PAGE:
The Magistrate took the view that the defendant initiated the scam. Also, his actions of contacting former colleagues repeatedly to request for their assistance in purchasing discounted merchandise for resale purposes amounted to a serious breach of trust.

Illegal rebates

Employees may also resort to illegal means to boost sales and improve the company's performance, such as offering financial incentives or kickbacks to third parties to attract business.

In 2008, five senior executives of a publicly listed jewellery chain in Hong Kong were convicted of the offence of offering advantages to agents by offering commission to travel agents to incentivise them to bring more tourist groups to the company's showrooms.

A false accounting system was also put in place to conceal the secret nature of the commission payments made to travel agents, which were disguised as payments of staff promotional commission, from the company's auditors.

The court took the view that these were very serious offences committed over a substantial period of time and that "lying had become a matter of the company's corporate policy". In light of the severity of the offences, sentences of imprisonment were unavoidable.

Therefore, unethical trade practices should not be taken lightly at any time. All employees should be made aware of the severe consequences of contravening anti-bribery laws so that such misconduct could be prevented.

What can employers do?

In light of the retail industry's vulnerability to risks of corruption and misconduct, the ICAC's Guidebook aids employers in training front line employees and management staff. Although the Guidebook is targeted at the retail industry, the principles and tips contained in it have a wider applicability to all employers.

It is important to be vigilant against such risks of corruption and misconduct to protect the company's business from financial loss as well as reputational damage. A commitment to mitigate corruption risks helps prevent an impression amongst both employees and customers that company culture condones bribery and corruption.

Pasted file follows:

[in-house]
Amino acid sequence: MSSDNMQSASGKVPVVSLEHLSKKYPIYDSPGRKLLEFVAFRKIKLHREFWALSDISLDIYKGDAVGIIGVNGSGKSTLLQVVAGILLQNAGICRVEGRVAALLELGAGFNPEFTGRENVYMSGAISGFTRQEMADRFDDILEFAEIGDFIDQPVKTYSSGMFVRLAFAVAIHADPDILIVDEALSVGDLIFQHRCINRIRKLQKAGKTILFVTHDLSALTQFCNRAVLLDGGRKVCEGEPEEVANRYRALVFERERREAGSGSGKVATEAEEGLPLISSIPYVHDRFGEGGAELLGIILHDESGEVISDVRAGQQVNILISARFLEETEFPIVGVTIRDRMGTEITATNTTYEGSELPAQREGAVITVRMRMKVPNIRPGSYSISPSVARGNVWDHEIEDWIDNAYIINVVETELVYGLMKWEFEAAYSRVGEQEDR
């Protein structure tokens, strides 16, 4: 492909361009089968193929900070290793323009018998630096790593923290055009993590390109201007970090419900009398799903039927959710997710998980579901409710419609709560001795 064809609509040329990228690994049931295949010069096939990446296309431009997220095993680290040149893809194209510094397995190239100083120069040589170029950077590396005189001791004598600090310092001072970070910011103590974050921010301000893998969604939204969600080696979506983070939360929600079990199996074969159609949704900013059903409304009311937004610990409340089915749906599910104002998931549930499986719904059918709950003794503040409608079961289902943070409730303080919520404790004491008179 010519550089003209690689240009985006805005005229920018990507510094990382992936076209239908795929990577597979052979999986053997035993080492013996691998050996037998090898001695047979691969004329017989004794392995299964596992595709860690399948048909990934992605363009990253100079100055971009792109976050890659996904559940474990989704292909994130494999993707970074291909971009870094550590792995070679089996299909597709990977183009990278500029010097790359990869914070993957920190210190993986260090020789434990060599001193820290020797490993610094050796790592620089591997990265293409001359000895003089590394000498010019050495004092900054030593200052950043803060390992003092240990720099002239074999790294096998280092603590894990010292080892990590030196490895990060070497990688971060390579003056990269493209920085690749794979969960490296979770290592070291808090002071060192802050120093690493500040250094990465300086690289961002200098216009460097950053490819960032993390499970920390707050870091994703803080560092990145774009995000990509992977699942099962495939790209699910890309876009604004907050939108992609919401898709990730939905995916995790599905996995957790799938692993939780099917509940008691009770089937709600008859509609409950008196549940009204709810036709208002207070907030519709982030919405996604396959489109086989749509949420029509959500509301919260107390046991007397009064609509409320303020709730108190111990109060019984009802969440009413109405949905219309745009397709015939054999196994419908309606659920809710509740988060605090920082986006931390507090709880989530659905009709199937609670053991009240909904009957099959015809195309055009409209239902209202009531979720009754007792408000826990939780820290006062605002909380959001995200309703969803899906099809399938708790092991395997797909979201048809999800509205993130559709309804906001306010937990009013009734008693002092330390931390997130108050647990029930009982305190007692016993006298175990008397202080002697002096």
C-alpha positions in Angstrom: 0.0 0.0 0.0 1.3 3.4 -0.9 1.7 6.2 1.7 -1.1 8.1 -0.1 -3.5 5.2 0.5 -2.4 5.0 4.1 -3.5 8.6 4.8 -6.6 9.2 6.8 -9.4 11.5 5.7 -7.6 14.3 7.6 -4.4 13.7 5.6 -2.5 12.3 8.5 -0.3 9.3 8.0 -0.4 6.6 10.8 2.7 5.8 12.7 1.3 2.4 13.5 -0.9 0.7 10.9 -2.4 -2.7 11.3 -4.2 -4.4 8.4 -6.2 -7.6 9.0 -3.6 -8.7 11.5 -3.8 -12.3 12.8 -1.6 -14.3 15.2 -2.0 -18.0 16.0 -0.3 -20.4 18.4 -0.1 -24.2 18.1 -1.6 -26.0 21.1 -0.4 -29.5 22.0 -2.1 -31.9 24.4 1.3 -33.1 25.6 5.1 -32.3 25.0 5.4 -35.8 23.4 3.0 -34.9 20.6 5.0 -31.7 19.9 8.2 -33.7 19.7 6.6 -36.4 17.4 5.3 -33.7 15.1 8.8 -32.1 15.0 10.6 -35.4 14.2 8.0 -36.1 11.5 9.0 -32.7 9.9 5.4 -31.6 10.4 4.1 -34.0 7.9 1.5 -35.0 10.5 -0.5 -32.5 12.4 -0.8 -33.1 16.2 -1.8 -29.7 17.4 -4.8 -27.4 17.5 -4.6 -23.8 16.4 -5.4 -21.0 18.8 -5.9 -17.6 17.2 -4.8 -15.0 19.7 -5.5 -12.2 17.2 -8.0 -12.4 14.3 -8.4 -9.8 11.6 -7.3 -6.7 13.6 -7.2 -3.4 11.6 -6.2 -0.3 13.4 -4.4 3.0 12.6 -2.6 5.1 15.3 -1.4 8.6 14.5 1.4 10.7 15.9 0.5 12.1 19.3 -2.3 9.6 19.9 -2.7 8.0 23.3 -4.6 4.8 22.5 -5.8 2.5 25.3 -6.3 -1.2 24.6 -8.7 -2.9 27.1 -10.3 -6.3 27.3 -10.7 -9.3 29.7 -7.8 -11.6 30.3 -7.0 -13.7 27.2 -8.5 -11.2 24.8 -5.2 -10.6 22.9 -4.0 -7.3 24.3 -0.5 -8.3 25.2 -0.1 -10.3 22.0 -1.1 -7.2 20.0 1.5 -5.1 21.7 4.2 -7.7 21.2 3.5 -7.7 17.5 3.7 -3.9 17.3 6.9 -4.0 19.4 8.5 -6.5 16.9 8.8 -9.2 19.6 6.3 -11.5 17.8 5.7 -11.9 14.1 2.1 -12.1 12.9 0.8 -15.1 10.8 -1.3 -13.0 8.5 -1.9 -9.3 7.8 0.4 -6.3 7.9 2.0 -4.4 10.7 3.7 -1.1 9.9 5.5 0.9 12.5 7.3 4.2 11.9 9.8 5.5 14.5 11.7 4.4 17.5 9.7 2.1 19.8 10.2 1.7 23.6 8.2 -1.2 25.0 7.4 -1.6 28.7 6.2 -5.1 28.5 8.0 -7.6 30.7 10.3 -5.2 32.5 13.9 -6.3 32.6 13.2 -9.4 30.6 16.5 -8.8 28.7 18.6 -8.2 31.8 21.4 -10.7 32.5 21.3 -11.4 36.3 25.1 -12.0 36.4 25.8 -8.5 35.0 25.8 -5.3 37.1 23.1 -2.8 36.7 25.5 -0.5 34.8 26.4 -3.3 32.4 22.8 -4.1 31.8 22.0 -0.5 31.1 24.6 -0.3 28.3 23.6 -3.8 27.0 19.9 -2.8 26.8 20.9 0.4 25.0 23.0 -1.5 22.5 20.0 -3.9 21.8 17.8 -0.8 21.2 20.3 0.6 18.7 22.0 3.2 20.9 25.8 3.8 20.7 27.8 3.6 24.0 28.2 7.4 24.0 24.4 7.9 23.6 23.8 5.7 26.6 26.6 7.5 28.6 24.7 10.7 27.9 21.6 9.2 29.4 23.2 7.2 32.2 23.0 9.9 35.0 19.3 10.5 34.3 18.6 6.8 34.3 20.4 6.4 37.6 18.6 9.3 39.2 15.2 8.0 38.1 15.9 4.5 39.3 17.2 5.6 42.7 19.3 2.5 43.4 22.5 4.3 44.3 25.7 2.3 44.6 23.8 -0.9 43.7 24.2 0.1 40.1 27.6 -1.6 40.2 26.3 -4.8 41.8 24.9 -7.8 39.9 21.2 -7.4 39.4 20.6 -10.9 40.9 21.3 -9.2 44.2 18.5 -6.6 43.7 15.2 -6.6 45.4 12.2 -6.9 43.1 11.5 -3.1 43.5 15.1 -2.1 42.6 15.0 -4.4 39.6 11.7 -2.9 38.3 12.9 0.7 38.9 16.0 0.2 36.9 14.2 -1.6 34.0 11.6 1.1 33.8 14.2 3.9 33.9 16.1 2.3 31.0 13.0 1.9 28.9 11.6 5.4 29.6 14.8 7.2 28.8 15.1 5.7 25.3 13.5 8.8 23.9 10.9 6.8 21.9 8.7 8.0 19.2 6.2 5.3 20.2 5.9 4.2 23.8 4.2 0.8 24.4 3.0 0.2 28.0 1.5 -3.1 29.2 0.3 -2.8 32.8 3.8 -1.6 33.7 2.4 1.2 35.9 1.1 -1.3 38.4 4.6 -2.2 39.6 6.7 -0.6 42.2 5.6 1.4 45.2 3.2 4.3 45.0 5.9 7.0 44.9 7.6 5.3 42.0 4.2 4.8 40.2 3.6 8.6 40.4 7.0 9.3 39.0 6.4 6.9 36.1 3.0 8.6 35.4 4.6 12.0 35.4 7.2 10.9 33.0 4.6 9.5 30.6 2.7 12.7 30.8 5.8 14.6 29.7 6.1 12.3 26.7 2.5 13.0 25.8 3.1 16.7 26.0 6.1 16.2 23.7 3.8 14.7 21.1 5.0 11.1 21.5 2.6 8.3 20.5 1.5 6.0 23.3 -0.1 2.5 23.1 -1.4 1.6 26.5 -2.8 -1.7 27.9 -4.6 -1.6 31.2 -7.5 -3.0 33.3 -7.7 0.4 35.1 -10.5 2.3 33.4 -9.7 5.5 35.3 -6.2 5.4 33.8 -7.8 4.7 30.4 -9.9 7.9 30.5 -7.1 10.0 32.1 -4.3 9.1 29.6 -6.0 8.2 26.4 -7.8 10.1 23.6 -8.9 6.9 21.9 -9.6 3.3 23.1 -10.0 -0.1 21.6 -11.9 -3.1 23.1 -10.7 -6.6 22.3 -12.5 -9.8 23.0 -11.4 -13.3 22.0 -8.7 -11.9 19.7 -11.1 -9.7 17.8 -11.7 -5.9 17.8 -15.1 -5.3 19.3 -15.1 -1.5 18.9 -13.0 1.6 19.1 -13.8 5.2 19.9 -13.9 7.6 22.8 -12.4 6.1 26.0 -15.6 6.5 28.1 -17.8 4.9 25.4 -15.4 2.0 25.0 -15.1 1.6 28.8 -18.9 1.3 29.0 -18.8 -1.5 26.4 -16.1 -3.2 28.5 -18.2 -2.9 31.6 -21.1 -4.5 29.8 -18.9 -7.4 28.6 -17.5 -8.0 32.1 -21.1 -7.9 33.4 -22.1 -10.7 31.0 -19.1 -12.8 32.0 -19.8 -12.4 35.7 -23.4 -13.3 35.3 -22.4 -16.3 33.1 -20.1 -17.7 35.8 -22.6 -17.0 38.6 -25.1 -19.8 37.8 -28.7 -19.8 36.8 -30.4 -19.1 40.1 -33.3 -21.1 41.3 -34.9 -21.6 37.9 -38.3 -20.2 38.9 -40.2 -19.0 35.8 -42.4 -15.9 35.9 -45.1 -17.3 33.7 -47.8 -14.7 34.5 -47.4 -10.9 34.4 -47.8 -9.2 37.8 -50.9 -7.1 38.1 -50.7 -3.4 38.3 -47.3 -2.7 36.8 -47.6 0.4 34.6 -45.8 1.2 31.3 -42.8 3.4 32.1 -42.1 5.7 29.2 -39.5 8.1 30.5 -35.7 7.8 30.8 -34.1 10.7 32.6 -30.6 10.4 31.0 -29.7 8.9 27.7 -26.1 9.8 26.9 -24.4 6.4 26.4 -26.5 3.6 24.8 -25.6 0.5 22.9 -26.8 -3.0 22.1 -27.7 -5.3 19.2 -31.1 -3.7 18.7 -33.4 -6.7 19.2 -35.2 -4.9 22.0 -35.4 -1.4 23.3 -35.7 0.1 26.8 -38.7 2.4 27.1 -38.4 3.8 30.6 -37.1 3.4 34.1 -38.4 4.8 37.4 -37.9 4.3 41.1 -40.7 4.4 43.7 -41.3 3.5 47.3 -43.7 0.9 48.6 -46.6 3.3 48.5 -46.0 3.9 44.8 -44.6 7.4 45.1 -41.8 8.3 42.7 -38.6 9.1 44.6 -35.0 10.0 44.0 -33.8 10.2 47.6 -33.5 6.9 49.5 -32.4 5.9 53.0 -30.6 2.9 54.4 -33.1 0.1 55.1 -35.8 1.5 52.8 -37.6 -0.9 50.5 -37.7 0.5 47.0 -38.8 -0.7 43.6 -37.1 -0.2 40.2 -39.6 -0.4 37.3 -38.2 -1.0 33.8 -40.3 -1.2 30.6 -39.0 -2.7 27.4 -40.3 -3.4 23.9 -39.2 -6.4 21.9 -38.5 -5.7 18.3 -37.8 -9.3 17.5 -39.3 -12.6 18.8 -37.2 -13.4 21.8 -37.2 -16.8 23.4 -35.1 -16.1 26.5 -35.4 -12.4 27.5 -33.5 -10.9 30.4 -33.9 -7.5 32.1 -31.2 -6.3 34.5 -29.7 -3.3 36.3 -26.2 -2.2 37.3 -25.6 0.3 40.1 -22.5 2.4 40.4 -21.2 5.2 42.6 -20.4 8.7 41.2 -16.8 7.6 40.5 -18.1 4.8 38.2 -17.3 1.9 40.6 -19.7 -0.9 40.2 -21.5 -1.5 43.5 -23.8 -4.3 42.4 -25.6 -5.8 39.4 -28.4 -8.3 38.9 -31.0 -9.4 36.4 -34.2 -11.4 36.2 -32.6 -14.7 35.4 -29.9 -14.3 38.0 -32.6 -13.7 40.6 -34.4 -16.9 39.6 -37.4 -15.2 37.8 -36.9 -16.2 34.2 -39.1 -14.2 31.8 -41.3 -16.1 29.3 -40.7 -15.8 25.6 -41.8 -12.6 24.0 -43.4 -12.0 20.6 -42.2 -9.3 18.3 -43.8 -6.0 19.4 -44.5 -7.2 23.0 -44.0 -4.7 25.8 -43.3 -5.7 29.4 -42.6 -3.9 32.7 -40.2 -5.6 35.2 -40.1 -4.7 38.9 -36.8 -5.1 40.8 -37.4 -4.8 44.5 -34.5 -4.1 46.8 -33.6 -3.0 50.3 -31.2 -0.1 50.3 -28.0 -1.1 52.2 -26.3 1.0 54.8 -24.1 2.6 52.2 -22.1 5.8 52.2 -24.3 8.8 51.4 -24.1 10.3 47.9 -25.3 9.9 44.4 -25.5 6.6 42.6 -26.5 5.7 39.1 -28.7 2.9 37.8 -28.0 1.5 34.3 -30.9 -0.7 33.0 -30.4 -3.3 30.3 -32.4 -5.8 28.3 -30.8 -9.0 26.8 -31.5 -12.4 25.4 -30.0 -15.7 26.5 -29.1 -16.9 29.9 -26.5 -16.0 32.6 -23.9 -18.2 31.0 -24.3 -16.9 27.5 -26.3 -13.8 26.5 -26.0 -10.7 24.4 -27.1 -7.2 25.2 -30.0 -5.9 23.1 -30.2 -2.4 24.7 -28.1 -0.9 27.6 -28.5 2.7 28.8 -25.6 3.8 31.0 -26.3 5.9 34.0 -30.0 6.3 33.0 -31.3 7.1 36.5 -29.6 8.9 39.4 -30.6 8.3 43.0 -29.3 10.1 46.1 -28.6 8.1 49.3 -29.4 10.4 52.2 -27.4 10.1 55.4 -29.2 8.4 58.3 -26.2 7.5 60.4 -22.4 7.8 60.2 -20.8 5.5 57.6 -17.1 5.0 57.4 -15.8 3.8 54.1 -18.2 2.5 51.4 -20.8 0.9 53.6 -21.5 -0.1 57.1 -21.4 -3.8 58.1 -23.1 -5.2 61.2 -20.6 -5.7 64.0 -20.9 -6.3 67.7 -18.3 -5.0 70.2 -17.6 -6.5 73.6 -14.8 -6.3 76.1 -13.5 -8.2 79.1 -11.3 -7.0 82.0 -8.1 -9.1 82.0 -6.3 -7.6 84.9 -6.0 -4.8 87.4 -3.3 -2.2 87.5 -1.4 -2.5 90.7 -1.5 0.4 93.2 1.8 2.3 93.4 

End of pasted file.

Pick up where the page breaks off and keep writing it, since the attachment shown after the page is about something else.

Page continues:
Here are a few top tips to reduce the bribery and corruption risks in the workplace:

  • In relation to the sale of high-demand goods, employers should produce a policy and set out clear instructions that frontline employees and managers must follow when selling goods to customers. The policy could include setting a quota for the amount of goods that each customer could purchase and requesting shop managers to monitor and audit inventory regularly to detect any irregularity. The policy should be communicated to all relevant employees to ensure that they are aware of the applicable guidelines.
  • Raise employees' and managers' awareness regarding corruption prevention by providing regular training.
  • Put in place a Code of Conduct which provides for a prevention of bribery policy. Communicate to employees that the company has zero tolerance for any misconduct contravening anti-bribery laws and that any employee who breaches such prevention of bribery policy will be subject to disciplinary action, up to and including summary dismissal.
  • Provide a confidential channel for customers/ whistle blowers within the company to make complaints regarding any misconduct observed.
  • Establish a systematic method to conduct investigations and alleged irregularities. Take all complaints of misconduct seriously and investigate the matter fairly and thoroughly before making any decision.

*Article first published in "China Staff, Vol. 23 No. 4 June 2016"